Climate plan or no, don’t expect Alaska to stop drilling for new oil and gas

OPINION: Alaska is working on a climate action plan. But don't expect the state to change course in the way that matters most.

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The trans-Alaska Pipeline runs near Toolik Lake in Alaska’s Arctic in the fall. (Kim Mincer / Bureau of Land Management)

Alaska is a leader in contributing to climate change. It is not about to become a leader in fighting climate change.

Yes, a 22-member group is close to finishing a 45-page action plan that deals with everything from carbon taxes to renewable energy and the need to reduce emissions.

But at the same time, the state and federal governments are working to accelerate the development in Alaska of fossil fuels, the primary driver climate change.

Fossil fuels are the dominant source of state revenue and state and federal officials, with backing from the business and political establishment, want to expand the search for oil and gas on Alaska’s North Slope.

A deputy commissioner of the Department of Natural Resources recently referred to potential oil lands as a “whole bunch of treasure chests of gold” and said the state is trying to promote more interest from oil companies.

Joe Balash, a former state natural resources commissioner who is now a key figure in the Department of the Interior, spoke recently in New Orleans to the Heartland Institute, a group that denies climate change — and laid out the Trump administration’s vision of opening as many lands as possible to oil development as soon as possible.

Balash referred to NEPA, the acronym for the National Environmental Policy Act, as a “four-letter word” and never mentioned the scientific connection between fossil fuels and a warming climate. To hear Balash tell it, the only use for public land is to turn it over to private companies in pursuit of “energy dominance,” the dumb slogan chanted by members of the Trump administration.

In Alaska, the Climate Action for Alaska Leadership Team may propose that a carbon tax or something similar be instituted, but there is no chance of it being enacted today.

While the proponents of a carbon tax are correct in saying that this would be a way of creating awareness about the cost of carbon dioxide emissions to the public, Alaska business and political leaders aren’t ready to accept the economic consequences.

“We all have to start paying for it,” said Chris Rose, one of the volunteer members drafting the climate action plan. “We can’t keep polluting for free.”

The best thing about the climate action plan in Alaska is that it is a way of re-starting the discussion, and getting more people to think about the fossil fuel dilemma.

Alaska and its leaders have yet to come to grips with the inherent contradiction of promoting fossil fuel development, while saying we must take action on climate change.

The climate group has an oil and gas advisory panel, chaired by a BP executive and the state oil and gas division director, but its efforts have been narrowly aimed at reducing carbon emissions from oil company facilities within Alaska, not with cutting exploration or production.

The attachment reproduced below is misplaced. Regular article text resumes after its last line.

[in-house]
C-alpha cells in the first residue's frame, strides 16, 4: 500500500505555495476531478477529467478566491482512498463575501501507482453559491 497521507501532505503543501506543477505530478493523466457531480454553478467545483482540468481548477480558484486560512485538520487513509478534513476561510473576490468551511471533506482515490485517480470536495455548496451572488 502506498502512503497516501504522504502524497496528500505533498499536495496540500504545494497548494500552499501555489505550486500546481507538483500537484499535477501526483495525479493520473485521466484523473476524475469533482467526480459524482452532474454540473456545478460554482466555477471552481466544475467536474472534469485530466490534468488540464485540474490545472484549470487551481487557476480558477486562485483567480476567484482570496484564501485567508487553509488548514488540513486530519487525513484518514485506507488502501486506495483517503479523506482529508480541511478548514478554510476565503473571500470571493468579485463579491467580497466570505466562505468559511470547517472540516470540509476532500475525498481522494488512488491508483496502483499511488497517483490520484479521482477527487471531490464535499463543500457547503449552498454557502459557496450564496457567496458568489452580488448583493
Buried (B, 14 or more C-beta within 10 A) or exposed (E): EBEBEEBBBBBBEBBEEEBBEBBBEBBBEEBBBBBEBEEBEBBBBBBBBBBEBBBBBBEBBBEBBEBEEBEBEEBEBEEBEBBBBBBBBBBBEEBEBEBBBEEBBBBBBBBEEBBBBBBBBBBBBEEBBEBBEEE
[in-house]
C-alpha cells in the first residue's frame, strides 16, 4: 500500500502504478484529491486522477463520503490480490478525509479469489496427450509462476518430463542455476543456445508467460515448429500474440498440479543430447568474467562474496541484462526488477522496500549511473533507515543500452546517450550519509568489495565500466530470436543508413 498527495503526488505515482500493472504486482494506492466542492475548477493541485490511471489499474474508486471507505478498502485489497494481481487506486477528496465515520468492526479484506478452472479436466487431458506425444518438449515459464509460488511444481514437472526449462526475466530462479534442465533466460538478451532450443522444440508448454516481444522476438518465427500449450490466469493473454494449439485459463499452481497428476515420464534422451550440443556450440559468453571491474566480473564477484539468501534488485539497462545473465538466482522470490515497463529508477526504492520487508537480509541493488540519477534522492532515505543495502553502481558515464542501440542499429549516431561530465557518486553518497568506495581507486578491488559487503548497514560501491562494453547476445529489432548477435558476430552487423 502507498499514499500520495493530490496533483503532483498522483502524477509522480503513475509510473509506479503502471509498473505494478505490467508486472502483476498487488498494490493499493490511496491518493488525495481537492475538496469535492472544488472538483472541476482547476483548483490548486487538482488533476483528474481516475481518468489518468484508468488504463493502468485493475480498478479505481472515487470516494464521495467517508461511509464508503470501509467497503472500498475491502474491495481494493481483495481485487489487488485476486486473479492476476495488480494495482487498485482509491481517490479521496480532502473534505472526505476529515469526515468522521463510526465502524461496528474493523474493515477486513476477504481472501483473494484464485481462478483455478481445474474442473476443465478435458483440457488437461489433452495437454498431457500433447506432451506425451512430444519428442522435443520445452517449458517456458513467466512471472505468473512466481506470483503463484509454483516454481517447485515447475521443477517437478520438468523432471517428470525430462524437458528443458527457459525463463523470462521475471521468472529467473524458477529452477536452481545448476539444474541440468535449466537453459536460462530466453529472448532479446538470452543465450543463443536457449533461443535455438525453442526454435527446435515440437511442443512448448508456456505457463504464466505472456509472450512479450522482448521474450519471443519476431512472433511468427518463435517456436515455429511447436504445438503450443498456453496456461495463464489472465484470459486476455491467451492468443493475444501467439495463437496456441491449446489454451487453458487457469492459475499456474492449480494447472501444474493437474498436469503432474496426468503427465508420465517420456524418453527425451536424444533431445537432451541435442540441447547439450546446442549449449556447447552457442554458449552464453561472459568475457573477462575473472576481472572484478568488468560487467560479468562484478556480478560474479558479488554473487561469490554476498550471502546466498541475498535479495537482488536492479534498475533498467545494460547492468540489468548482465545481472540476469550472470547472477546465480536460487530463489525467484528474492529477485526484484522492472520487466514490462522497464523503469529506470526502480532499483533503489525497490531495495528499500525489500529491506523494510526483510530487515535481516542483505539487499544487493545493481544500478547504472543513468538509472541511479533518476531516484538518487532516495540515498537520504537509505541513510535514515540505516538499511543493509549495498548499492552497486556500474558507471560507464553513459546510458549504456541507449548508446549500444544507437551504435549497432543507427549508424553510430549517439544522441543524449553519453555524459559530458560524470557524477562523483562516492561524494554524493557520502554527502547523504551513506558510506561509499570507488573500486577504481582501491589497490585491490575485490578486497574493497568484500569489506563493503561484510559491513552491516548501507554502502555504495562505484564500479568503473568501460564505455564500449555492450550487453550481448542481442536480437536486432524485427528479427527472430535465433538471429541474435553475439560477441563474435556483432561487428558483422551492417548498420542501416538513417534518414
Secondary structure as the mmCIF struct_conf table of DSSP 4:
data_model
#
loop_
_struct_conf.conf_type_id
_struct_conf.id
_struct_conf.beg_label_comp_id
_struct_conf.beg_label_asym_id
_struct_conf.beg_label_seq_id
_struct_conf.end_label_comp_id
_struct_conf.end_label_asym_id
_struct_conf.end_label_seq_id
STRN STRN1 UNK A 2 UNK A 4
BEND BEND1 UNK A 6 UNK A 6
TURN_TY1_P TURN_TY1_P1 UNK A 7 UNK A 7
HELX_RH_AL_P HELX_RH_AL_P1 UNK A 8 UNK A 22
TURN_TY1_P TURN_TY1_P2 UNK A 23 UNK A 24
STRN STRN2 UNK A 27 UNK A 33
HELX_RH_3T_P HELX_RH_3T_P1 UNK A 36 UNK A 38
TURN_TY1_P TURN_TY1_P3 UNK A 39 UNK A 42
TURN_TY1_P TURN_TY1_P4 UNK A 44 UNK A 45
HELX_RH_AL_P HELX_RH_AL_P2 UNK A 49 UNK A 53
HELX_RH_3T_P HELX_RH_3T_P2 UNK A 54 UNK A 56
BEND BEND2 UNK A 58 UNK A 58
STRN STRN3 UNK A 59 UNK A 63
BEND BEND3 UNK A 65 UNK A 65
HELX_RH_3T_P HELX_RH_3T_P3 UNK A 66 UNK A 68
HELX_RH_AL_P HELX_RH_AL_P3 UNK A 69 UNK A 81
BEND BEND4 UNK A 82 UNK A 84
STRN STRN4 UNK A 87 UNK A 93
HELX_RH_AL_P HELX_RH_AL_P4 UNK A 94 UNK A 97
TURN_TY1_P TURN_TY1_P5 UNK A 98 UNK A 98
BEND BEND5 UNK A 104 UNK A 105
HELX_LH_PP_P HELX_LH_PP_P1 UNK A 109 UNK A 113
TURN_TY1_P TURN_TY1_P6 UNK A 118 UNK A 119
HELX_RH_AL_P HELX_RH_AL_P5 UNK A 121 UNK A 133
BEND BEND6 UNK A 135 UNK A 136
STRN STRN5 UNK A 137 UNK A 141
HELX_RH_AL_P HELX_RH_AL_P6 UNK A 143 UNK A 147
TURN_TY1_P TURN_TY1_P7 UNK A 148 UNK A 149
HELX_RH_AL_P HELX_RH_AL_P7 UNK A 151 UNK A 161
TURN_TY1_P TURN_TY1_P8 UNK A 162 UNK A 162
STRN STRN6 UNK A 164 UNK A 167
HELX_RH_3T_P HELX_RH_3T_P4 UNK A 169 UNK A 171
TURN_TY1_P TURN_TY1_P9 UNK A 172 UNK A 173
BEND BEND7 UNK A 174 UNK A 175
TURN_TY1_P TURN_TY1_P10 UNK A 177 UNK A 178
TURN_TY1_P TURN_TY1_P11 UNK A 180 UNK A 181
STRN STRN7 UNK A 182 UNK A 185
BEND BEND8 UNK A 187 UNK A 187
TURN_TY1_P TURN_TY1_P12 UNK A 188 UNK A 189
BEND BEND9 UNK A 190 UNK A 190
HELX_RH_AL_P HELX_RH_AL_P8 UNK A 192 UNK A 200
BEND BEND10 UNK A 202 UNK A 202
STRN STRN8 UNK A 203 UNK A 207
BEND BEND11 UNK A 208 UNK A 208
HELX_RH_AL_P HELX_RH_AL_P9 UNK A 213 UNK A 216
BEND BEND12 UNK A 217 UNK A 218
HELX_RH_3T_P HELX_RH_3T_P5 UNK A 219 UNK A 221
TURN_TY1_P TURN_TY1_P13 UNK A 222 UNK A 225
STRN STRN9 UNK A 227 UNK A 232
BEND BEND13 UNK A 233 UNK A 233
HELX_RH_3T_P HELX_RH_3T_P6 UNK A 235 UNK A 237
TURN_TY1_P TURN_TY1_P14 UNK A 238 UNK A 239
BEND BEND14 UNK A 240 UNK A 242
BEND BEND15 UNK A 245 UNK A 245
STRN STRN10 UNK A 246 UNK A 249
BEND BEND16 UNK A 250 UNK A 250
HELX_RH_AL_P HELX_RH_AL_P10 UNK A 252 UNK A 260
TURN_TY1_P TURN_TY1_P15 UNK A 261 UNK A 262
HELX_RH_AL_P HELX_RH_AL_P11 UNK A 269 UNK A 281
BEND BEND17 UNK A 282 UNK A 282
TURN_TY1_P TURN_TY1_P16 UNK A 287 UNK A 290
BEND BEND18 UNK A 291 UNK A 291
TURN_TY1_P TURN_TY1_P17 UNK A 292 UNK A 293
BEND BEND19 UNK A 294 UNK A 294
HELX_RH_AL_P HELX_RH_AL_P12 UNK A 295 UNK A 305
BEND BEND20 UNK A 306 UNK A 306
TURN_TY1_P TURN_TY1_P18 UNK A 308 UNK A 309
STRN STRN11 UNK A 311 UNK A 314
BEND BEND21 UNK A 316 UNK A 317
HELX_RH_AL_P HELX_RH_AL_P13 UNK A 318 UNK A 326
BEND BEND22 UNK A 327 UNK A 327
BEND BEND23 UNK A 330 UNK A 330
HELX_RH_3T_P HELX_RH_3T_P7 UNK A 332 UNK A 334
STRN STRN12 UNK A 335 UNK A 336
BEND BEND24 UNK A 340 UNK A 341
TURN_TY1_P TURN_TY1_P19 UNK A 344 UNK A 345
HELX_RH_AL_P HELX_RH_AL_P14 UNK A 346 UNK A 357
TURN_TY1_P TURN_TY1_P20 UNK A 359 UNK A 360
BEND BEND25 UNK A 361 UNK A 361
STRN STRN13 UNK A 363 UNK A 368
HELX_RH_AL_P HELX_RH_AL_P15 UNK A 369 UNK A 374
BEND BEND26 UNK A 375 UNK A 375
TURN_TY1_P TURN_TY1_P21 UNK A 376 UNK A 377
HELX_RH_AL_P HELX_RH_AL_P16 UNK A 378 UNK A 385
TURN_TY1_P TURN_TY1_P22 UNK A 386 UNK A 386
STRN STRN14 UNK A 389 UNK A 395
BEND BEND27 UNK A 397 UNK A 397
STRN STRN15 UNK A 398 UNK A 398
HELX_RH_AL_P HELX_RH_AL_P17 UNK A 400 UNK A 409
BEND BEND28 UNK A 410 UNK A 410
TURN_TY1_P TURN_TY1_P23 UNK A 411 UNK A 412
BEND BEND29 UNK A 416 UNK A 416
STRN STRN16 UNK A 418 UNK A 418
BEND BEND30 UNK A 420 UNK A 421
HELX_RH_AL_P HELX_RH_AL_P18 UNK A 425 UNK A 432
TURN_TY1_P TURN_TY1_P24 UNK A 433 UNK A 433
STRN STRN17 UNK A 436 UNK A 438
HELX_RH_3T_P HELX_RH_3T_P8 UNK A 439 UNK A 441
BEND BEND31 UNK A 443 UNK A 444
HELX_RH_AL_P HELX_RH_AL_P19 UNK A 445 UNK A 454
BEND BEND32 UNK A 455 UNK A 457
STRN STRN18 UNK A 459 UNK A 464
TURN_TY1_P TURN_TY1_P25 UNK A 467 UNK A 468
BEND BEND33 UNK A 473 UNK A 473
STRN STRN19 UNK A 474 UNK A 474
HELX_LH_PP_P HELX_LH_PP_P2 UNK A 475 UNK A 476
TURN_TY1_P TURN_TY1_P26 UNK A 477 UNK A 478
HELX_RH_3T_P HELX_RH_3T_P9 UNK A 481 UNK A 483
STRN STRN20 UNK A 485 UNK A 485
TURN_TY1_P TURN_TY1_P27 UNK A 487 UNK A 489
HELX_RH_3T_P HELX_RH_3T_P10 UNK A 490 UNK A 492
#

Lt. Gov. Byron Mallott is correct when he says that climate change is so real and so widespread in Alaska, which is warming twice as fast as other parts of the country, that it is impossible to ignore.

“Folks are realizing that it’s something we have to deal with,” Mallott told a New York Times reporter in May.

Alaska will deal with it in a limited way, but it will not back off on fossil fuels, the key driver in climate change.

The draft climate report mentions fossil fuels and petroleum sparingly.

In calling for a “climate resilient economy, characterized by less reliance on fossil fuels for energy,” it calls for the development of “local clean energy.”

It also says the state should help with worker training for those “displaced from fossil energy industries (and support industries) as a result of reduced global and local demand for Alaska’s non-renewable energy resources.”

An earlier draft of the climate change report said there is an “economic and ethical imperative” for the world to move away from fossil fuels.

“The state recognizes its obligation to encourage this transition and increase resilience in the face of climate change, while also maintaining Alaska’s economic viability. With a strategic, holistic approach, these aims are not in conflict.”

That statement is no longer in the draft report, an unspoken admission that these aims are in conflict and that a strategic, holistic approach has yet to be discovered.

Columnist Dermot Cole can be reached at [email protected]

The views expressed here are the writer’s and are not necessarily endorsed by ArcticToday, which welcomes a broad range of viewpoints. To submit a piece for consideration, email commentary (at) arctictoday.com.